Who knows where the time goes...

Fairport Convention, inventors of folk-rock, are still having fun in a field, 30 years on

There must be something in the water in Oxfordshire, where the ageing folk-rock legends Fairport Convention live, that gives them the longevity for which so many groups yearn. It is either that or the Hook Norton beer that has seen them through 30 years in the music business almost unscathed. Their marathon career is even more amazing when you hear them confess to being one of the least marketable bands around.

Fairport were a bunch of teenage friends who played for fun in the Sixties. Together they invented folk-rock and lived in a commune. After a flourish of success and some obligatory rock-star doses of personal tragedy (the deaths of singer Sandy Denny and drummer Martin Lamble), the band seemed washed up in the late Seventies, when a lot of us were thumbing through punk LPs, working out what to buy with our first record tokens. But they re-formed soon after and are still on stage 30 years later.

Next weekend, in a field in Cropredy, a village north of Banbury, they will once again host their annual summer festival - a date in every folky's diary since as long ago as 1979. This year 18,000 people are expected, and Fairport will be playing on both nights (not just headlining the second) in order to get through as much as possible of the mass of material they have churned out during the past three decades.

Over a breezy lunch in the garden of the Mason's Arms in the Cotswolds, outside Chipping Norton, the band's kingpin and laconic bass player Dave Pegg attempts to sum up the band's history. "I was trying to work out the other day what our combined age is now. It's about 225. That's a bit scary, isn't it?" he says, devouring a king prawn. "Thirty years," he muses. "So many things happen to you." He lights a B&H, scratches his stubble and tries to remember some. How about the commune where the band lived at the end of 1969 with their various girlfriends and an ever increasing number of road crew?

"It was an old pub, The Angel in Little Hadham in Hertfordshire, where the band could rehearse and live. There were about 18 of us in there in the end, with one kitchen and one toilet. The kitchen was occupied 24 hours a day, as was the toilet."

One afternoon the band were relaxing in the back garden with various mind-expanding substances, when they had a visit from five of Little Hadham's boys-in-blue who had been watching the commune for several weeks. "We all thought, `Oh, Christ, it's a bust'," Pegg recalls. "But they'd come to ask if we'd play at the Police Dance in a field opposite the Nag's Head. It was our first outdoor gig, it cost six shillings to get in and they gave us a washing machine as payment."

This has always been the point of Fairport - it's a bit of fun. It is not uncommon to see the band incoherent with laughter on stage at some witty aside. Since their first gig at St Michael's Church, in London's Golders Green, on 27 May 1967, the Fairport concept has always focused on having a good time rather than spinning huge amounts of money. The band's vocalist and guitarist Simon Nicol says the marketing men did grapple with them, but "they fairly soon gave up on us". They live comfortable rural lifestyles and drive powerful cars but there are no mansions in the Caribbean or private jets. There was never any desire for stadium extravaganzas or hotel wrecking. It was only ever meant as an elaborate jam session that began among teenage friends and went on rather longer than planned.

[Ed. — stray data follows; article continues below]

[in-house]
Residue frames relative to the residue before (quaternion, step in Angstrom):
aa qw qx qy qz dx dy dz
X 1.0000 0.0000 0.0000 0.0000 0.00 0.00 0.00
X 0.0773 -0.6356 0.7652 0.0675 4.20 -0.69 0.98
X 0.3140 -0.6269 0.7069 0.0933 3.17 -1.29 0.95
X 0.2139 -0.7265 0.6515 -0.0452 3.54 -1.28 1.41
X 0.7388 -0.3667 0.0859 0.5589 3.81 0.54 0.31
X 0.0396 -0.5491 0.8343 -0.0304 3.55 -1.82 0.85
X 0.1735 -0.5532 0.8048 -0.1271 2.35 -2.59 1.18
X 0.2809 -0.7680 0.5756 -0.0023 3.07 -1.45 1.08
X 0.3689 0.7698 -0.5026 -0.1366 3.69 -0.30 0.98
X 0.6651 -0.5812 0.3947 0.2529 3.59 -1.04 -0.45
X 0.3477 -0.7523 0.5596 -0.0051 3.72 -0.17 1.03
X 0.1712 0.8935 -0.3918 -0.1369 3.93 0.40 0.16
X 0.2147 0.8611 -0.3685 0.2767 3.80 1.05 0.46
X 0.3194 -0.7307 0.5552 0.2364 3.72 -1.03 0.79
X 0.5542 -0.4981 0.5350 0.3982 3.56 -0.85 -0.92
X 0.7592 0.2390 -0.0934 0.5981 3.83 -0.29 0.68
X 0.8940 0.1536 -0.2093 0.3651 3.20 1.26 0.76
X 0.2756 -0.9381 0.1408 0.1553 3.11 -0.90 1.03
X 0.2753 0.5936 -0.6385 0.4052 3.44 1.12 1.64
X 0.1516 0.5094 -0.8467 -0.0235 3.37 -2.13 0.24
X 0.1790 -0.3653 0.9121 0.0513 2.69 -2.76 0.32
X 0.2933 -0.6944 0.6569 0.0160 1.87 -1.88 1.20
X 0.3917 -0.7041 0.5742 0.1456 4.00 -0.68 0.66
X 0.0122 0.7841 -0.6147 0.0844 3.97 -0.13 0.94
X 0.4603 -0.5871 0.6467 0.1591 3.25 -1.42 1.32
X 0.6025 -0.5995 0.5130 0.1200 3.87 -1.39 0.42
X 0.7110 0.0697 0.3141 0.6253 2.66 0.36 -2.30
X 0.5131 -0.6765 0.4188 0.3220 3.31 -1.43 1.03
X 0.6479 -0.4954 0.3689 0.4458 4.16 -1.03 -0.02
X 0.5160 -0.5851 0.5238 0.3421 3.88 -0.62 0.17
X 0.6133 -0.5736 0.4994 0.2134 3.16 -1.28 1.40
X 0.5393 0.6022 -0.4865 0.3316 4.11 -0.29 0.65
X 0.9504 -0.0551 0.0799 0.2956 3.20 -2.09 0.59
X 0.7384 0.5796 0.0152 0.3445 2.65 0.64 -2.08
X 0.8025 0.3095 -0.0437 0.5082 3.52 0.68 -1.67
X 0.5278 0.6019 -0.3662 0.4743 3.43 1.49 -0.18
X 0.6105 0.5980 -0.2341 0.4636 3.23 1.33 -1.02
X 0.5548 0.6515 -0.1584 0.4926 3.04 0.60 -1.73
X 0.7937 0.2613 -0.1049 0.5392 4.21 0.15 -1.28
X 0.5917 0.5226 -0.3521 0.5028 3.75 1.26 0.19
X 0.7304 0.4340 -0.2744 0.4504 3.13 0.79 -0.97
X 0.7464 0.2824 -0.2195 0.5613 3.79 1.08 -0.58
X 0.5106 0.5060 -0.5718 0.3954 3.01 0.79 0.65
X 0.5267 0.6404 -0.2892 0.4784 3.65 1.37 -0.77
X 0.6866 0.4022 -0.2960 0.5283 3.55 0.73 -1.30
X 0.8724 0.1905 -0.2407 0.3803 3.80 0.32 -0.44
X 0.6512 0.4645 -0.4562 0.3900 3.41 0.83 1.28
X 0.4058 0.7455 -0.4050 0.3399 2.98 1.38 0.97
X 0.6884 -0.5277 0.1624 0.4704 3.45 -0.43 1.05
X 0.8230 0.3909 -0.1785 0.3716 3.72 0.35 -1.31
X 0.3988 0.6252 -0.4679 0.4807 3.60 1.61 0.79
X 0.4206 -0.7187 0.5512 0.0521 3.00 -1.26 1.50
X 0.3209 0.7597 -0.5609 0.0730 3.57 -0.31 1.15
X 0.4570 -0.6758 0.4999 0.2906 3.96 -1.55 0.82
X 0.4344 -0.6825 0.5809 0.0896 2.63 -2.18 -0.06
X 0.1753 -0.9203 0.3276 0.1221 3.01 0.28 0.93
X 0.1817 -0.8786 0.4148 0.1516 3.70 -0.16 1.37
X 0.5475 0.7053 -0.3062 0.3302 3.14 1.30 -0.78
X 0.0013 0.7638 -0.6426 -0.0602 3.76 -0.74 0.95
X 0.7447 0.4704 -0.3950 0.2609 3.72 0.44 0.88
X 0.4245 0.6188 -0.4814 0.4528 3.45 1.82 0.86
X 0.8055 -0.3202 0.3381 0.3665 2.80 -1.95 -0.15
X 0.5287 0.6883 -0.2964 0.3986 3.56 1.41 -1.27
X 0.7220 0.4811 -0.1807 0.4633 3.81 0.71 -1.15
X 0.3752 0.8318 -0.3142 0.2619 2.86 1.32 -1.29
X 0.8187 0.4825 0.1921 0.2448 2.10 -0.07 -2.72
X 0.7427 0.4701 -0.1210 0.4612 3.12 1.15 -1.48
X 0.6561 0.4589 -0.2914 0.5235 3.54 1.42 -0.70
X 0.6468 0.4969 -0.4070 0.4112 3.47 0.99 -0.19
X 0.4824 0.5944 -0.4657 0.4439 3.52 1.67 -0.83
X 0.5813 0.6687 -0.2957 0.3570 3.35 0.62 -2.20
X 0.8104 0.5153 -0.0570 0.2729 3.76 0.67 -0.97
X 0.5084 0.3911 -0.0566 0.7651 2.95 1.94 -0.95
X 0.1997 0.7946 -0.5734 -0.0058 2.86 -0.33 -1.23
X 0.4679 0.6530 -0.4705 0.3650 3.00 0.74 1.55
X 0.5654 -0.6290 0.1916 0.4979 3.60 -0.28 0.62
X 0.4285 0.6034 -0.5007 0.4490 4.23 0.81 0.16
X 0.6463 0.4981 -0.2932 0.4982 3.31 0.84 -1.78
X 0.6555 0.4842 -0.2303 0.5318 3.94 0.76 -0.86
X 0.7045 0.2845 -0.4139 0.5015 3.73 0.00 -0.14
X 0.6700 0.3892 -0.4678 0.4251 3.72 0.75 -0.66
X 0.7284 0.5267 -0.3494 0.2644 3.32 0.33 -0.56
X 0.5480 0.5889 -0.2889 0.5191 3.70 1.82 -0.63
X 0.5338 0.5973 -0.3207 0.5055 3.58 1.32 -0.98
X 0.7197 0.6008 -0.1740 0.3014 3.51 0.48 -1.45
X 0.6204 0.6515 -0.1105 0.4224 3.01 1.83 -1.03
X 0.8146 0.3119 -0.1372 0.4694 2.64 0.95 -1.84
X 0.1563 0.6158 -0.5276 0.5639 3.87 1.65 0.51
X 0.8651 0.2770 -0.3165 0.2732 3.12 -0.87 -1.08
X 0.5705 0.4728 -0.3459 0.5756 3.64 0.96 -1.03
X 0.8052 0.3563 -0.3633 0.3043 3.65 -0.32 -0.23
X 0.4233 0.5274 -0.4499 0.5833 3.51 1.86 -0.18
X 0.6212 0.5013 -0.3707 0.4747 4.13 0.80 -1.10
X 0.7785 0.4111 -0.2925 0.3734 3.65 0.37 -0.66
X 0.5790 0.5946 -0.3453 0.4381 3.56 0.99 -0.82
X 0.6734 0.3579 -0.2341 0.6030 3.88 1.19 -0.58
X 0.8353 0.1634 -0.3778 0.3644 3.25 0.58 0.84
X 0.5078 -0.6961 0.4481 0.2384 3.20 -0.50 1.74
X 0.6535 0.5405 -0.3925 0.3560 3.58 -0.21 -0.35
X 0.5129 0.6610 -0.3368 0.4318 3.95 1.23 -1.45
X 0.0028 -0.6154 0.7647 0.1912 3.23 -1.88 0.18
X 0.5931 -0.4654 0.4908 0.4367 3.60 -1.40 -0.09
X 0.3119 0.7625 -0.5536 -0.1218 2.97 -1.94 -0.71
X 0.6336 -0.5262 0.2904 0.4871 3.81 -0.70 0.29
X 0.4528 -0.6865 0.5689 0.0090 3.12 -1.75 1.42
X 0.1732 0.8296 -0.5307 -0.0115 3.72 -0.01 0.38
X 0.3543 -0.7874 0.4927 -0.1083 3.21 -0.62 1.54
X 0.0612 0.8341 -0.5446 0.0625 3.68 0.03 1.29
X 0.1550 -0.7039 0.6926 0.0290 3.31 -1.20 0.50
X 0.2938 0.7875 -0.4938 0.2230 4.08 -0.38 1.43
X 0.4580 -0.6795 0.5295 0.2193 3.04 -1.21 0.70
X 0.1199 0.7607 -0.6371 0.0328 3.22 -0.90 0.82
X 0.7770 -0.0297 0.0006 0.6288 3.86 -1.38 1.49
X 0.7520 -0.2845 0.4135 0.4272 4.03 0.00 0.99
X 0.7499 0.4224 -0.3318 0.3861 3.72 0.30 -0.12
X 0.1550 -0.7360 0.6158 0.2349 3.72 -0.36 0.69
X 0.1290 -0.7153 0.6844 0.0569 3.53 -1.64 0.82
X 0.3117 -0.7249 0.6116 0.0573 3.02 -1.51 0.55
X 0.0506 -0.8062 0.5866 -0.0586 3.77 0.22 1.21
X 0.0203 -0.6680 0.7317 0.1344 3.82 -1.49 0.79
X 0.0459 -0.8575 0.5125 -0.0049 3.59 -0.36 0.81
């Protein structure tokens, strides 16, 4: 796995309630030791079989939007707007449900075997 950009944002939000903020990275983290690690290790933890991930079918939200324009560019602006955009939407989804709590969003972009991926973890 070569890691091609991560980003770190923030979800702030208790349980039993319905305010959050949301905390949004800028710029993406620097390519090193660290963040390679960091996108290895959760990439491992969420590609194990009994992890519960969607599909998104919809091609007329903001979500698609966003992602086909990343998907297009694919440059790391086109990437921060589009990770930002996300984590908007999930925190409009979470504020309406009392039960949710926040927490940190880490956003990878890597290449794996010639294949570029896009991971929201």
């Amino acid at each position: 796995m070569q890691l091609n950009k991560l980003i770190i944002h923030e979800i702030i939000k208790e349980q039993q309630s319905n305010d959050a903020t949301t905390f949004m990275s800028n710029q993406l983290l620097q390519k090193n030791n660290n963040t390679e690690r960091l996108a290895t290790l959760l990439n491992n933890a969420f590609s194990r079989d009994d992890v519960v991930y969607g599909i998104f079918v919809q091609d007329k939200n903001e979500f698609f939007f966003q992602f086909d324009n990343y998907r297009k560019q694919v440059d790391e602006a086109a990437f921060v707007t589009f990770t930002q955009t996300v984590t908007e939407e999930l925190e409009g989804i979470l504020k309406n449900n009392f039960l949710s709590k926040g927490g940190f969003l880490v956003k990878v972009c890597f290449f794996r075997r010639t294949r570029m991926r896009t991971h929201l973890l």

Fairport are unique. Of all the bands that have been going for 30 years, while the others have had a major amount of mainstream success, they have relied on treading the boards, often in small venues like the Stratford- Upon-Avon Civic Centre, to pay the bills. "If we had had the success of, say, the Stones, I think we would have gone our separate ways by now," says Pegg. "As it was, we had to carry on working and for us it became our own kind of little art form."

And there is no sign that they are slowing down. Cropredy takes almost a year to plan, courtesy of Pegg's wife, Christine. Each winter there is a UK tour, often at least one foreign tour, and many one-off gigs around Europe. In 1996, Nicol logged 140 hotel rooms and 43 plane tickets. The only time he starts to feel old is at the Cropredy bash when fans queue at the guest tent for autographs, weighed down with scores of Fairport album covers, and he realises just how long the band has been around.

"The age thing really isn't a problem," he says. "I hope I'm doing my job better now at 46 than I was at 18. I don't see why music should be solely the preserve of young, inexperienced kids. It's good to have them around but when it comes to craftsmanship you need experience."

Fairport have been through many personnel changes over the years (Pegg is the only one never to have left), but the sound has remained constant and is as strong as ever on their new album, out this week. Its title? Appropriately enough: Who Knows Where the Time Goes?

Cropredy is on 8, 9 Aug; tickets available at the gate

PROMOTED VIDEO
Arts and Entertainment
Alfred Molina, left, and John Lithgow in a scene from 'Love Is Strange'

After giving gay film R-rating despite no sex or violence

film
Arts and Entertainment
Robin Williams will be given a 'meaningful remembrance' at the Emmy Awards

film
Have you tried new the Independent Digital Edition apps?
Arts and Entertainment

tv
Arts and Entertainment
Arctic Monkeys headline this year's Reading and Leeds festivals, but there's a whole host of other bands to check out too
music
Arts and Entertainment
Blue singer Simon Webbe will be confirmed for Strictly Come Dancing

tv
Arts and Entertainment
'The Great British Bake Off' showcases food at its most sumptuous
tv